Trump doesn’t hold all the cards in NAFTA talks

The Guardian (Charlottetown) - - OPINION - Thomas Walkom Thomas Walkom is a na­tional af­fairs writer for Torstar Syn­di­ca­tion Ser­vices

Prime Min­is­ter Justin Trudeau’s ill-con­sid­ered ef­forts to mol­lify Don­ald Trump con­tinue apace. The de­ci­sion to keep send­ing Cana­dian sol­diers to the war in Iraq is just the lat­est ver­sion.

The fed­eral gov­ern­ment’s en­tire de­fence pos­ture and much of its for­eign pol­icy is fo­cused on con­vinc­ing the U.S. pres­i­dent that Canada is a loyal Amer­i­can ally. Ot­tawa’s hope is that if Trump thinks Canada is pulling its weight mil­i­tar­ily, he will or­der his ne­go­tia­tors to go easy on this coun­try dur­ing the up­com­ing North Amer­i­can Free Trade Agree­ment (NAFTA) talks.

Last month’s de­fence re­view won ku­dos from Wash­ing­ton be­cause it promised that Canada would sig­nif­i­cantly in­crease its mil­i­tary spend­ing, an im­por­tant Trump goal.

Last week’s de­ci­sion to ex­tend Canada’s mil­i­tary mis­sion in Iraq for an­other two years prom­ises to be equally well­re­ceived by Trump.

Iron­i­cally, even as NAFTA dom­i­nates al­most ev­ery as­pect of Trudeau’s for­eign pol­icy, a new study cal­cu­lates that the Cana­dian econ­omy could sur­vive quite hand­ily with­out the trade and in­vest­ment pact. But first, the war in Iraq. The lat­est ver­sion be­gan in 2014, af­ter then U.S. pres­i­dent Barack Obama be­lat­edly re­al­ized that Daesh, also known as ISIS, posed a real threat to the Iraqi gov­ern­ment. Canada joined dur­ing the fall of that year, com­mit­ting six fighter jets and a few dozen spe­cial-forces troops to act as ad­vis­ers.

Claim­ing that it was in­ter­ested only in a non­com­bat role, the cur­rent Lib­eral gov­ern­ment with­drew the fighter jets. But it ex­panded the num­ber of on­the-ground ad­vis­ers to about 200. Al­though th­ese ad­vis­ers ac­tively take part in the shoot­ing war, the gov­ern­ment in­sists — against all logic — that they are not en­gaged in com­bat.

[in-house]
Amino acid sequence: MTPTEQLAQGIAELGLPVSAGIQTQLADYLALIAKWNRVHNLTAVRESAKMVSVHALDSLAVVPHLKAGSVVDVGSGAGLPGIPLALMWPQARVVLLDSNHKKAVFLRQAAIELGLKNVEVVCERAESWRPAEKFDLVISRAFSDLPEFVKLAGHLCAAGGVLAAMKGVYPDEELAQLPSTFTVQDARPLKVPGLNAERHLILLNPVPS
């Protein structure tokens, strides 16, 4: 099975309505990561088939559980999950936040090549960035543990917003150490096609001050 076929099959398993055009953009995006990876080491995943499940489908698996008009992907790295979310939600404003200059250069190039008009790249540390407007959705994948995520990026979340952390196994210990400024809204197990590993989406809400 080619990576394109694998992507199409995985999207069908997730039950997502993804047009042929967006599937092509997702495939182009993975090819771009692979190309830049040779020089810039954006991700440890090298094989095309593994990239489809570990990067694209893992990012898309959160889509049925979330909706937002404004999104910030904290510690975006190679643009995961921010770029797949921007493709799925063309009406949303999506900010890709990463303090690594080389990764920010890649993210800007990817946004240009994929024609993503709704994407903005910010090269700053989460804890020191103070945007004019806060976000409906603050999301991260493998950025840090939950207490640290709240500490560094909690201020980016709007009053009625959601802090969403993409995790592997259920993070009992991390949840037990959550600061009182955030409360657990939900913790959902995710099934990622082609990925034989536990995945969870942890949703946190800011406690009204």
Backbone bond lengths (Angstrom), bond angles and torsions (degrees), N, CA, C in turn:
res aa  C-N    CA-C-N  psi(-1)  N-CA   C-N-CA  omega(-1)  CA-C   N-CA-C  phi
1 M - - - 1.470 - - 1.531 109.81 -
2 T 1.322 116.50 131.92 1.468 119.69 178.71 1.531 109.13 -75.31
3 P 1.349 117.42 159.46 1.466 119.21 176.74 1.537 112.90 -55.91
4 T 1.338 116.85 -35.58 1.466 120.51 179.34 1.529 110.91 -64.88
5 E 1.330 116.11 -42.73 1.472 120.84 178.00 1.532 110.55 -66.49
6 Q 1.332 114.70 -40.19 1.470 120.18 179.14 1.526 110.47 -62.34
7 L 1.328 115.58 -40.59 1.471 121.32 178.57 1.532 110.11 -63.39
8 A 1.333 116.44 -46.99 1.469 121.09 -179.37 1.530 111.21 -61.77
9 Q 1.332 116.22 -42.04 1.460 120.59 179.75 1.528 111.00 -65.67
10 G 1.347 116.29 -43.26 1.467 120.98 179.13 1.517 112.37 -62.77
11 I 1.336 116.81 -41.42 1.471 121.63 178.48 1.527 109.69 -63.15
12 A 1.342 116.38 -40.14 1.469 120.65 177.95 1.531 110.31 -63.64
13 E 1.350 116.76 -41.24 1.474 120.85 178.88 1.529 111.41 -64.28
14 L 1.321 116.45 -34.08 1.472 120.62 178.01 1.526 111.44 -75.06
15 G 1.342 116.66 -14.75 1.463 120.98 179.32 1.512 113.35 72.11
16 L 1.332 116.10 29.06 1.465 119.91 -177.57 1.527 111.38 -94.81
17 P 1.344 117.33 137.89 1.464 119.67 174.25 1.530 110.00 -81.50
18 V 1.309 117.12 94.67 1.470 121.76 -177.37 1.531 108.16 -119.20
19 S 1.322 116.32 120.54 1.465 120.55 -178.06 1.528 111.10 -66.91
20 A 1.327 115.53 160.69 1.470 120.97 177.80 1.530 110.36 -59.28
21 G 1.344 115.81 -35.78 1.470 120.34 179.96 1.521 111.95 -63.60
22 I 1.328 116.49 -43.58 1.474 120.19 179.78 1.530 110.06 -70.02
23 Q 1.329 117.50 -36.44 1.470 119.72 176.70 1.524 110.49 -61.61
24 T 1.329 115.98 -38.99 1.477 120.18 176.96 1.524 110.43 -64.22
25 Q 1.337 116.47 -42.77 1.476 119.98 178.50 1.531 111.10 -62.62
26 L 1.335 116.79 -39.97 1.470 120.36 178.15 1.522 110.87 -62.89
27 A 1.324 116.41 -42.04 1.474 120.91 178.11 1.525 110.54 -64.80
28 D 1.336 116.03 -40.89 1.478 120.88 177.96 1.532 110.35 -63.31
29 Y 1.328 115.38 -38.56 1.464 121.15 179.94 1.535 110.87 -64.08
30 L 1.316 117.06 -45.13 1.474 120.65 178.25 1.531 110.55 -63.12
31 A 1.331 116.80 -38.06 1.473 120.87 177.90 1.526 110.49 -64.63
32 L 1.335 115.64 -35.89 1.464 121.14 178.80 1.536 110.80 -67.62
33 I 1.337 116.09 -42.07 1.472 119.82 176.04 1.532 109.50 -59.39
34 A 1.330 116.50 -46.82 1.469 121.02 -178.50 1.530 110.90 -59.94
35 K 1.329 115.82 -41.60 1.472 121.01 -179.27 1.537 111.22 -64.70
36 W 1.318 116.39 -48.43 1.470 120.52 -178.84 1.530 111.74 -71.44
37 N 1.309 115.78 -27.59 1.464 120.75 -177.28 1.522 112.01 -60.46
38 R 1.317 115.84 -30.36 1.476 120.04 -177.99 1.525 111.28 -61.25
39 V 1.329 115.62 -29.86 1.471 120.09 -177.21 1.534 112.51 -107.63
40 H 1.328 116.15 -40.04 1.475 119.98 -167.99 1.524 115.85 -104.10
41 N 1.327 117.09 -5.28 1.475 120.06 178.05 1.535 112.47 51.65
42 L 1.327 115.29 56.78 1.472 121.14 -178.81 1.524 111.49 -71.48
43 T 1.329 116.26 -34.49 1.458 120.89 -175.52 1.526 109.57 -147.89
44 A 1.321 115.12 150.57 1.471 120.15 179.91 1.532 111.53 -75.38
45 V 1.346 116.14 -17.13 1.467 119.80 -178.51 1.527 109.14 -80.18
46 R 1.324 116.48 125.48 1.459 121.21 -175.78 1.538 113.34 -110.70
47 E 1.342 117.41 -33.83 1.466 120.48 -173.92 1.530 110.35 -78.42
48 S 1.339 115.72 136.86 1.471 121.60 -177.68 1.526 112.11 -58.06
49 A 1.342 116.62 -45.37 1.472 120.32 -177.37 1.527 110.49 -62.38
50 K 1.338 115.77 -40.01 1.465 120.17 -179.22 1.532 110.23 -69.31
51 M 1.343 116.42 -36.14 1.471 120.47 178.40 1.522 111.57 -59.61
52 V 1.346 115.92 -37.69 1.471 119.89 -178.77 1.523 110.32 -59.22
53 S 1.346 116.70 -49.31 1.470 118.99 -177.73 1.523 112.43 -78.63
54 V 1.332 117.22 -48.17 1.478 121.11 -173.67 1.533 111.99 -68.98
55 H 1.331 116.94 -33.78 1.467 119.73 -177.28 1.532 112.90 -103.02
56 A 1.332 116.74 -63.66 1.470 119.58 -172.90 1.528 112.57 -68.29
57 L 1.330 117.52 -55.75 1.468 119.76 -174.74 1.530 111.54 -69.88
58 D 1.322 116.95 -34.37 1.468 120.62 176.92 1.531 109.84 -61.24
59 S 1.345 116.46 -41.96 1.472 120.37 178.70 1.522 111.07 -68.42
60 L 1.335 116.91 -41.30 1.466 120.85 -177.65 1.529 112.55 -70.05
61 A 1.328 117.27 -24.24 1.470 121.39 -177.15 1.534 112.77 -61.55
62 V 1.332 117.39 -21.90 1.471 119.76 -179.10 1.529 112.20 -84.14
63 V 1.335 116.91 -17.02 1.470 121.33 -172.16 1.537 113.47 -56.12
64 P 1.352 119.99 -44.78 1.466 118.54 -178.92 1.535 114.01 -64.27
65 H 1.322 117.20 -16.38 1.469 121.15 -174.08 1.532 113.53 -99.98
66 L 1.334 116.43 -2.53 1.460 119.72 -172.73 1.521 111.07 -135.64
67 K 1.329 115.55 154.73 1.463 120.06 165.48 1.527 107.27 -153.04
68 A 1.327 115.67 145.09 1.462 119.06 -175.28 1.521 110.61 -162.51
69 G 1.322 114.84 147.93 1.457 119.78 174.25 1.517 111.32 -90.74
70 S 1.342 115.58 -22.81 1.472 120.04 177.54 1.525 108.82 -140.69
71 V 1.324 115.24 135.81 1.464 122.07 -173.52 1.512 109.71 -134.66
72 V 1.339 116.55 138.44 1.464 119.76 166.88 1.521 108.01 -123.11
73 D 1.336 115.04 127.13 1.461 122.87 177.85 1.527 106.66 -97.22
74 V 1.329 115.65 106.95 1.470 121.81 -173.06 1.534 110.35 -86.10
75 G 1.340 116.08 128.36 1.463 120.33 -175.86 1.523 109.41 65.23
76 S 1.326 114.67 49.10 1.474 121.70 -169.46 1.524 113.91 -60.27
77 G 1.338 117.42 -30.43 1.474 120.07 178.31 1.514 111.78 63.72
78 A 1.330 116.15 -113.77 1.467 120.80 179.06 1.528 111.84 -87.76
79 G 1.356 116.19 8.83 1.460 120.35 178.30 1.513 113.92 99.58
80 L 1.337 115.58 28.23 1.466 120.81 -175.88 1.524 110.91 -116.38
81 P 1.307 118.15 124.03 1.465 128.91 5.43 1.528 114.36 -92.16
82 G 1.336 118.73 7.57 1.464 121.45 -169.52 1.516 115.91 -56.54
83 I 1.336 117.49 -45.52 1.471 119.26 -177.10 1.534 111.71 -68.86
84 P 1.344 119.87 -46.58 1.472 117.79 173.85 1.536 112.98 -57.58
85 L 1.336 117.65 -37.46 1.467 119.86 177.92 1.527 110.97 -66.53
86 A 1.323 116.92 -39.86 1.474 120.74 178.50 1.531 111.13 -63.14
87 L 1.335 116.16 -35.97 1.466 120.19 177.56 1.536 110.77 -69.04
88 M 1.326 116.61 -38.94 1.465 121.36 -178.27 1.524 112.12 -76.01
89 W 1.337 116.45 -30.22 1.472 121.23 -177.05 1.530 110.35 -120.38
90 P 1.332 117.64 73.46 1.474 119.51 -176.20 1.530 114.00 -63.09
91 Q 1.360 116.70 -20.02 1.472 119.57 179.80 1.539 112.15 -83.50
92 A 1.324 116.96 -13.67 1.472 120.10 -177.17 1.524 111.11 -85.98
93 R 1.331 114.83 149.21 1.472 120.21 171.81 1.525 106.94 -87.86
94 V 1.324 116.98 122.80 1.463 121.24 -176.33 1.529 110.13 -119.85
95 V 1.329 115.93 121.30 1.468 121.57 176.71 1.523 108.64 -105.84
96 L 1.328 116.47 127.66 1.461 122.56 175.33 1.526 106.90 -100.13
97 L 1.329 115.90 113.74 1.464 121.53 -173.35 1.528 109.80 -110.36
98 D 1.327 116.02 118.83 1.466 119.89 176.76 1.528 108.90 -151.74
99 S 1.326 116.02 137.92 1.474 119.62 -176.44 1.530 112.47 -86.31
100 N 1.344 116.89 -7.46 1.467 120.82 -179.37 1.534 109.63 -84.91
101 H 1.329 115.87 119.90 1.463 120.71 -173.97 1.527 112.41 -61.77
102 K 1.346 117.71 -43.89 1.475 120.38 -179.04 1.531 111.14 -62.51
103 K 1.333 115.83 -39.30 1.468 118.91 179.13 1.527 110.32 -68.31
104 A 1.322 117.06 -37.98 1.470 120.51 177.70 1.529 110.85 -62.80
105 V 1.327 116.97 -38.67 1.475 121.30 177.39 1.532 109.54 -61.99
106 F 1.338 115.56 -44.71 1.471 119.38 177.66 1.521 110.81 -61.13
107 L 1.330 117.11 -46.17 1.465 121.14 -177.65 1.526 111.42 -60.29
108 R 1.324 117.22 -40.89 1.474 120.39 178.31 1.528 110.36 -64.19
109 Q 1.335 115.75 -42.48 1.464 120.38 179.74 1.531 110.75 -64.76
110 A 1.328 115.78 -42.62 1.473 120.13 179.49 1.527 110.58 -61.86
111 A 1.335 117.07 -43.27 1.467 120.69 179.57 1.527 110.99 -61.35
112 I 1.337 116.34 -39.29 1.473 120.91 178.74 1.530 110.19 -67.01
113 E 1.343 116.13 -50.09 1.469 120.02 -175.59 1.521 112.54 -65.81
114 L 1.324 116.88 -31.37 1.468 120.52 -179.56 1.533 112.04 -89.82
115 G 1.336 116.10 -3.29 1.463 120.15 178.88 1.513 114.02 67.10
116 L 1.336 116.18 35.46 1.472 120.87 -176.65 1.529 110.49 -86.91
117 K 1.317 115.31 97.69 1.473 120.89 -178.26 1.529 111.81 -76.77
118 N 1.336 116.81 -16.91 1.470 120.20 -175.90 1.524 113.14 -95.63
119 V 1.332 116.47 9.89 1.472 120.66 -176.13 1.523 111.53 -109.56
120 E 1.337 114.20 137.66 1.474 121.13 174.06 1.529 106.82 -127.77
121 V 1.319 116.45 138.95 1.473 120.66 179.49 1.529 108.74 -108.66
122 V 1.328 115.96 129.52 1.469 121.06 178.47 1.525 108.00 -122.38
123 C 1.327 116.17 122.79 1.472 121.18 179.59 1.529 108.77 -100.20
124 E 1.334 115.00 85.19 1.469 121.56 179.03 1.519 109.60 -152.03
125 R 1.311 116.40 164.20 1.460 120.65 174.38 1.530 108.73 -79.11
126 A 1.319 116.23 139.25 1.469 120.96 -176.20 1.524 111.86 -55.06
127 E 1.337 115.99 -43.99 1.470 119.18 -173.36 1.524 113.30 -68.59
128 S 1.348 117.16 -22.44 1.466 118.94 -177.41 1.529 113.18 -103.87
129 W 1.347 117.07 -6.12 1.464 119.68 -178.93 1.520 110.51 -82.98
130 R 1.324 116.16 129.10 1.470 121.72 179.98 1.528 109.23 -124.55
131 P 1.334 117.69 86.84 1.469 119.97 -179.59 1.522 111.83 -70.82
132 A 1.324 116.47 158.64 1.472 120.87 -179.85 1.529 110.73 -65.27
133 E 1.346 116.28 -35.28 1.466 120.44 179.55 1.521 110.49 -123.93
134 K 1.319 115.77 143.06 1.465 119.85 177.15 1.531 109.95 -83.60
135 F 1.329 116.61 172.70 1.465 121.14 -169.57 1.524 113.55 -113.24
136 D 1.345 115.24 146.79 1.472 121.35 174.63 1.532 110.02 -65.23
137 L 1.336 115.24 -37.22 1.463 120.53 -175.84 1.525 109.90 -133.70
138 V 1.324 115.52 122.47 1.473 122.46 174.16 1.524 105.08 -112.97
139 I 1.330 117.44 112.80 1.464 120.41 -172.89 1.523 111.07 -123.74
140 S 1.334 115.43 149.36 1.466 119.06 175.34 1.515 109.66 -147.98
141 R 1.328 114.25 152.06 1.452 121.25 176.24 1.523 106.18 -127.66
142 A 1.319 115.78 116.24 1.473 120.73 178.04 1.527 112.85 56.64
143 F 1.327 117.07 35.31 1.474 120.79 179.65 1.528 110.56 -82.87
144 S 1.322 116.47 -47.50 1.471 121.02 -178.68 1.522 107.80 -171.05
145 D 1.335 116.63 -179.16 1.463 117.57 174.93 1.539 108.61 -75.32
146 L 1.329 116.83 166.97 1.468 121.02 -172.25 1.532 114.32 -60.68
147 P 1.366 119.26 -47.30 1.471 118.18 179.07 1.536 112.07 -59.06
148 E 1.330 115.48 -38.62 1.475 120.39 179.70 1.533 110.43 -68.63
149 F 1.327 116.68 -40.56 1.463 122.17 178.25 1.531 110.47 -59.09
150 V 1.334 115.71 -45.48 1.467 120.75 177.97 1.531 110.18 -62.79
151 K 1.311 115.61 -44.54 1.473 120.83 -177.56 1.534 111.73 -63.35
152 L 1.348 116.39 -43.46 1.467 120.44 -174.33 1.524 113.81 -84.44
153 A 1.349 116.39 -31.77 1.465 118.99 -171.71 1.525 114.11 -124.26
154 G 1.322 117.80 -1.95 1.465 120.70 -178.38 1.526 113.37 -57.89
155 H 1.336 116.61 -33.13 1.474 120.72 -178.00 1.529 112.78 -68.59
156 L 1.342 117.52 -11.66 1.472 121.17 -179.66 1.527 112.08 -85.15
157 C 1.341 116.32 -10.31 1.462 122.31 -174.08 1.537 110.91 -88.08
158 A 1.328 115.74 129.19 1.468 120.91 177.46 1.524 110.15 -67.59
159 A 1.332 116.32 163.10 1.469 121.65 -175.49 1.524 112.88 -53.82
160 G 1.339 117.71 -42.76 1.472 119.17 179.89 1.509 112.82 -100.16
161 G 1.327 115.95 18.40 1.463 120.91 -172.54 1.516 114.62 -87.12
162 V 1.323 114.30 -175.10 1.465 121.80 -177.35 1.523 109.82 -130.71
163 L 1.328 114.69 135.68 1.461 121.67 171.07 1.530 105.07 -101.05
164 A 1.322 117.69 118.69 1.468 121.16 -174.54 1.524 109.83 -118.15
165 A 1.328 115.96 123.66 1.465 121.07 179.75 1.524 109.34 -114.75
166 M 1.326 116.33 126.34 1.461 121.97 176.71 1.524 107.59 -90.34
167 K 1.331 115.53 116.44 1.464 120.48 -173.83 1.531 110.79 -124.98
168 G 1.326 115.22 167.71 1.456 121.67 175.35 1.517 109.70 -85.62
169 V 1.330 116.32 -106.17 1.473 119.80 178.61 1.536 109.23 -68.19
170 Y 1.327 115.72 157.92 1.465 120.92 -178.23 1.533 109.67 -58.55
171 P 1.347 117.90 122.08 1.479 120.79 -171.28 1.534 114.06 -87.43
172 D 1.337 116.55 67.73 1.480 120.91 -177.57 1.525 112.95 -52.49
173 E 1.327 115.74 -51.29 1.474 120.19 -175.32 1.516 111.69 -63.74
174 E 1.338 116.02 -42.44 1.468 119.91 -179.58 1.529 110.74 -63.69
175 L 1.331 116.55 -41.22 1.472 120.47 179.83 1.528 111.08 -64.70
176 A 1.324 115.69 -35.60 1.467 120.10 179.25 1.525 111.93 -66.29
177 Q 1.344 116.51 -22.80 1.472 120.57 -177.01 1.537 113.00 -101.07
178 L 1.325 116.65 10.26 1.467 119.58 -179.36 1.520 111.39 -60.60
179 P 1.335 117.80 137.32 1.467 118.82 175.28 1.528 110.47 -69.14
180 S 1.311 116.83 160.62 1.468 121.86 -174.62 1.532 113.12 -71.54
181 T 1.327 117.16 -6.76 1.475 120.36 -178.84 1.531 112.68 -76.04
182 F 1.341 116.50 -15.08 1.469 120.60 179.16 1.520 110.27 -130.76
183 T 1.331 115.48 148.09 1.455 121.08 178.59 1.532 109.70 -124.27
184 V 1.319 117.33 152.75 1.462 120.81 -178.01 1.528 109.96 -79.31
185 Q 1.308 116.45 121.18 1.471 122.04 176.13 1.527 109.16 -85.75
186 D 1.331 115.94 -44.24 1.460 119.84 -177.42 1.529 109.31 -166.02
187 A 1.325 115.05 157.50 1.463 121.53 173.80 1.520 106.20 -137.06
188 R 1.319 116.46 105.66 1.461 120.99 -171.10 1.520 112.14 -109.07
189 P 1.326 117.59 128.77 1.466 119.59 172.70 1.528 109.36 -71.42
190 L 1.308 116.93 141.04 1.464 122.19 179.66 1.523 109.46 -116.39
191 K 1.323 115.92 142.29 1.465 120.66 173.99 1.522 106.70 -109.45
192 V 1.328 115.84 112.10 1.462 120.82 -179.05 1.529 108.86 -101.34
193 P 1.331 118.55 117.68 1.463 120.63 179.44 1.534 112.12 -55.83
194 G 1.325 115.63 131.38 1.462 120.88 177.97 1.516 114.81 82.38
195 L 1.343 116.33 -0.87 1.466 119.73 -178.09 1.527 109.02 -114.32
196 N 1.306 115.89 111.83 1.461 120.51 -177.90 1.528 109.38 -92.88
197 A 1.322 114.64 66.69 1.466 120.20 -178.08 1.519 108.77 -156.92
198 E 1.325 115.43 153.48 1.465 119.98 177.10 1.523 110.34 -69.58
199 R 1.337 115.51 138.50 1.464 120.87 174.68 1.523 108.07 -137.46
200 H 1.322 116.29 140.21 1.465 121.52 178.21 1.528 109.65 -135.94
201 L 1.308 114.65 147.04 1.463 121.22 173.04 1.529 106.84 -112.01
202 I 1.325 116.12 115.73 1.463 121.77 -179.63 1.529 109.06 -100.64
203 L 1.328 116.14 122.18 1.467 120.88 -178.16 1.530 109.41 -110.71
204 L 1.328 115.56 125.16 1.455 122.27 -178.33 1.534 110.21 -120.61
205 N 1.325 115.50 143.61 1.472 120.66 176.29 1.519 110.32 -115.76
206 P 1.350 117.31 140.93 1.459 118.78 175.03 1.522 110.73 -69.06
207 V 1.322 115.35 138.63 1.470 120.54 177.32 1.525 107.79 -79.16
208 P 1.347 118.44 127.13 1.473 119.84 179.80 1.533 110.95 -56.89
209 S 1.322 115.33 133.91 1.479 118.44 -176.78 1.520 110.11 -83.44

Last week’s an­nounce­ment is not ex­pected to in­crease the num­ber of on-the-ground ad­vis­ers. But they could be de­ployed any­where in Iraq.

The an­nounce­ment also com­mits a trans­port air­craft to the fight.

Up to now, Canada’s fo­cus has been on train­ing Kur­dish fighters. But Iraq’s Kurds are pre­par­ing for an in­de­pen­dence ref­er­en­dum in the fall that could put them at odds with the cen­tral gov­ern­ment in Bagh­dad.

All of which is to say that this part of play­ing nice to Trump has its com­pli­ca­tions.

But is it nec­es­sary for Ot­tawa to be so Trump-fo­cused? Does it mat­ter if he trashes NAFTA?

The con­ven­tional wis­dom holds that Canada’s econ­omy would be dev­as­tated if the pact were scrapped. But a new study done by the Cana­dian Cen­tre for Pol­icy Al­ter­na­tives ar­gues oth­er­wise.

Writ­ten by economist Pierre Lal­ib­erte and re­search fel­low Scott Sin­clair, the study — en­ti­tled “What is the NAFTA ad­van­tage?” — says that even with­out the pact, trade bar­ri­ers be­tween Canada and the U.S. would be rel­a­tively mi­nor.

That’s be­cause both coun­tries ad­here to rules set by the World Trade Or­ga­ni­za­tion that man­date min­i­mal tar­iffs be­tween mem­ber states.

With­out NAFTA, 41 per cent of Cana­dian ex­ports to the U.S. would still face no tar­iffs at all.

The re­main­ing 59 per cent would face, on av­er­age, ex­tremely mod­est tar­iffs. The au­thors cal­cu­late that the value of th­ese ex­tra tar­iffs would to­tal roughly $4 bil­lion a year - a rel­a­tively small amount when com­pared to an­nual ex­ports of roughly $279 bil­lion.

The au­thors also point out that Canada’s main aim in ne­go­ti­at­ing a deal with the U.S. — which was to ob­tain an ex­emp­tion from that coun­try’s of­ten ar­bi­trary trade laws — never ma­te­ri­al­ized. The eter­nally re­cur­ring soft­wood lum­ber dis­pute is a tes­ta­ment to that.

The study doesn’t try to pre­tend that end­ing NAFTA would be cost­less. Some in­dus­tries, such as agri­cul­ture, would be hit hard. Oth­ers, such as pe­tro­leum, would be barely af­fected. But it does demon­strate that, for the most part, Canada’s econ­omy could purr on quite con­tent­edly with­out the pact.

That, in turn, means two things. First, Ot­tawa can safely walk out of the NAFTA talks if Trump’s de­mands are too out­ra­geous. Sec­ond, Canada’s gov­ern­ment need not twist its for­eign and de­fence poli­cies out of shape just to candy up to him. It is pos­si­ble to be in­de­pen­dent.

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